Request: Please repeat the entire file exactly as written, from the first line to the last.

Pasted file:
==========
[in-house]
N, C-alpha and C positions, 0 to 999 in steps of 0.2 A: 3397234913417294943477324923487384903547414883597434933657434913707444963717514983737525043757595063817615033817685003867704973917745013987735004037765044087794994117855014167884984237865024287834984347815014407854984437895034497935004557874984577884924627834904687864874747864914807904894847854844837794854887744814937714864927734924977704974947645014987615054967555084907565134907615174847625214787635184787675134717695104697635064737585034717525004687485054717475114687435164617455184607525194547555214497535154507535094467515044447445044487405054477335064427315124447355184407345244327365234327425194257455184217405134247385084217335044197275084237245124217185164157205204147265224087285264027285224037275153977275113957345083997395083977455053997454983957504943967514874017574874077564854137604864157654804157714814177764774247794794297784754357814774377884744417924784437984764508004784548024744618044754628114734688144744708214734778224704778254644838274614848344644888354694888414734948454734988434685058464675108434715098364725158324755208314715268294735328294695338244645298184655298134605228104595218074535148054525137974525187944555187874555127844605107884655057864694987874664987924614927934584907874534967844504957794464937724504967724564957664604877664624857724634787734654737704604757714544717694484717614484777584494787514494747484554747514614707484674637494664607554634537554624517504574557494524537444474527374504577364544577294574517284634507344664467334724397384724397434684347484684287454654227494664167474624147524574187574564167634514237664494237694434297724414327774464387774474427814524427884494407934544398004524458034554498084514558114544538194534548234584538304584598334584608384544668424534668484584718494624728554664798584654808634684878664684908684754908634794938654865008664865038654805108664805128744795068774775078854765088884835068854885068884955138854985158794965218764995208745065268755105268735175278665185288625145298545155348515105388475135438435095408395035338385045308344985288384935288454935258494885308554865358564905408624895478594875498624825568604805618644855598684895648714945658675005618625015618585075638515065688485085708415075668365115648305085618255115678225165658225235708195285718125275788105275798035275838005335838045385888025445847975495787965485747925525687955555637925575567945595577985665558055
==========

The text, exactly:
[in-house]
N, C-alpha and C positions, 0 to 999 in steps of 0.2 A: 3397234913417294943477324923487384903547414883597434933657434913707444963717514983737525043757595063817615033817685003867704973917745013987735004037765044087794994117855014167884984237865024287834984347815014407854984437895034497935004557874984577884924627834904687864874747864914807904894847854844837794854887744814937714864927734924977704974947645014987615054967555084907565134907615174847625214787635184787675134717695104697635064737585034717525004687485054717475114687435164617455184607525194547555214497535154507535094467515044447445044487405054477335064427315124447355184407345244327365234327425194257455184217405134247385084217335044197275084237245124217185164157205204147265224087285264027285224037275153977275113957345083997395083977455053997454983957504943967514874017574874077564854137604864157654804157714814177764774247794794297784754357814774377884744417924784437984764508004784548024744618044754628114734688144744708214734778224704778254644838274614848344644888354694888414734948454734988434685058464675108434715098364725158324755208314715268294735328294695338244645298184655298134605228104595218074535148054525137974525187944555187874555127844605107884655057864694987874664987924614927934584907874534967844504957794464937724504967724564957664604877664624857724634787734654737704604757714544717694484717614484777584494787514494747484554747514614707484674637494664607554634537554624517504574557494524537444474527374504577364544577294574517284634507344664467334724397384724397434684347484684287454654227494664167474624147524574187574564167634514237664494237694434297724414327774464387774474427814524427884494407934544398004524458034554498084514558114544538194534548234584538304584598334584608384544668424534668484584718494624728554664798584654808634684878664684908684754908634794938654865008664865038654805108664805128744795068774775078854765088884835068854885068884955138854985158794965218764995208745065268755105268735175278665185288625145298545155348515105388475135438435095408395035338385045308344985288384935288454935258494885308554865358564905408624895478594875498624825568604805618644855598684895648714945658675005618625015618585075638515065688485085708415075668365115648305085618255115678225165658225235708195285718125275788105275798035275838005335838045385888025445847975495787965485747925525687955555637925575567945595577985665558055